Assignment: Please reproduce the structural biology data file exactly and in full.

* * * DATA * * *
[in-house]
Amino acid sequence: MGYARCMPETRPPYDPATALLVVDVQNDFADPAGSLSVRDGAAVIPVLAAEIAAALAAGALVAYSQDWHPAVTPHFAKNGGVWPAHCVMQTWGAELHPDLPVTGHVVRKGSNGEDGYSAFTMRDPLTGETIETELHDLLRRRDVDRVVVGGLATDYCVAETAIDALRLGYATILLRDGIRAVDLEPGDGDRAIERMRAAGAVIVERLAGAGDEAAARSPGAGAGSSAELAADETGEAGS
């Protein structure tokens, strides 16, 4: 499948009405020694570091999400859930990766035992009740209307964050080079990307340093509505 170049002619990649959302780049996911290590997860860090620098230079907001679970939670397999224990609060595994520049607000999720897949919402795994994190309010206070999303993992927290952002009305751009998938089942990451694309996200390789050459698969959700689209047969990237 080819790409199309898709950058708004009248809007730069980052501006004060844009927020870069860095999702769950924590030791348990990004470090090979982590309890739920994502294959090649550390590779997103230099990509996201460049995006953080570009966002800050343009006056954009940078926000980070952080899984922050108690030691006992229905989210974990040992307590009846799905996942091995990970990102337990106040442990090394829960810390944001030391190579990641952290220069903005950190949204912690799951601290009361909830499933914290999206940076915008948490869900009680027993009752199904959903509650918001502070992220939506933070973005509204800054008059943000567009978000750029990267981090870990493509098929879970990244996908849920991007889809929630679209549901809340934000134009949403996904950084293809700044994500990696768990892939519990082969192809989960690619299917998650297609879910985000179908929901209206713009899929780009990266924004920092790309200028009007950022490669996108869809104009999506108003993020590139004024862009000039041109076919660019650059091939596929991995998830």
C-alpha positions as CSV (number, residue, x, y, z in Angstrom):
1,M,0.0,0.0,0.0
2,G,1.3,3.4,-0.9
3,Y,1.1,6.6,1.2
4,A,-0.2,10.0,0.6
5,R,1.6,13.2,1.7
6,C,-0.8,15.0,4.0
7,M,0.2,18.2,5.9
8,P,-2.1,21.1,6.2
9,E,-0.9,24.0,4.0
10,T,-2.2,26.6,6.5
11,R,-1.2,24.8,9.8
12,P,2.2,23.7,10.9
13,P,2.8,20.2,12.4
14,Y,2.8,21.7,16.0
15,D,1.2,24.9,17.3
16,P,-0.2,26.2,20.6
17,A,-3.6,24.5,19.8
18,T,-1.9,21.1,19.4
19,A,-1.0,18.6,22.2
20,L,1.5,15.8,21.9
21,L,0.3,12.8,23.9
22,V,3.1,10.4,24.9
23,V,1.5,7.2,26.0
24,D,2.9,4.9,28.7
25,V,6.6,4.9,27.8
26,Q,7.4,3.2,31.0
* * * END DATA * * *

[in-house]
Amino acid sequence: MGYARCMPETRPPYDPATALLVVDVQNDFADPAGSLSVRDGAAVIPVLAAEIAAALAAGALVAYSQDWHPAVTPHFAKNGGVWPAHCVMQTWGAELHPDLPVTGHVVRKGSNGEDGYSAFTMRDPLTGETIETELHDLLRRRDVDRVVVGGLATDYCVAETAIDALRLGYATILLRDGIRAVDLEPGDGDRAIERMRAAGAVIVERLAGAGDEAAARSPGAGAGSSAELAADETGEAGS
């Protein structure tokens, strides 16, 4: 499948009405020694570091999400859930990766035992009740209307964050080079990307340093509505 170049002619990649959302780049996911290590997860860090620098230079907001679970939670397999224990609060595994520049607000999720897949919402795994994190309010206070999303993992927290952002009305751009998938089942990451694309996200390789050459698969959700689209047969990237 080819790409199309898709950058708004009248809007730069980052501006004060844009927020870069860095999702769950924590030791348990990004470090090979982590309890739920994502294959090649550390590779997103230099990509996201460049995006953080570009966002800050343009006056954009940078926000980070952080899984922050108690030691006992229905989210974990040992307590009846799905996942091995990970990102337990106040442990090394829960810390944001030391190579990641952290220069903005950190949204912690799951601290009361909830499933914290999206940076915008948490869900009680027993009752199904959903509650918001502070992220939506933070973005509204800054008059943000567009978000750029990267981090870990493509098929879970990244996908849920991007889809929630679209549901809340934000134009949403996904950084293809700044994500990696768990892939519990082969192809989960690619299917998650297609879910985000179908929901209206713009899929780009990266924004920092790309200028009007950022490669996108869809104009999506108003993020590139004024862009000039041109076919660019650059091939596929991995998830």
C-alpha positions as CSV (number, residue, x, y, z in Angstrom):
1,M,0.0,0.0,0.0
2,G,1.3,3.4,-0.9
3,Y,1.1,6.6,1.2
4,A,-0.2,10.0,0.6
5,R,1.6,13.2,1.7
6,C,-0.8,15.0,4.0
7,M,0.2,18.2,5.9
8,P,-2.1,21.1,6.2
9,E,-0.9,24.0,4.0
10,T,-2.2,26.6,6.5
11,R,-1.2,24.8,9.8
12,P,2.2,23.7,10.9
13,P,2.8,20.2,12.4
14,Y,2.8,21.7,16.0
15,D,1.2,24.9,17.3
16,P,-0.2,26.2,20.6
17,A,-3.6,24.5,19.8
18,T,-1.9,21.1,19.4
19,A,-1.0,18.6,22.2
20,L,1.5,15.8,21.9
21,L,0.3,12.8,23.9
22,V,3.1,10.4,24.9
23,V,1.5,7.2,26.0
24,D,2.9,4.9,28.7
25,V,6.6,4.9,27.8
26,Q,7.4,3.2,31.0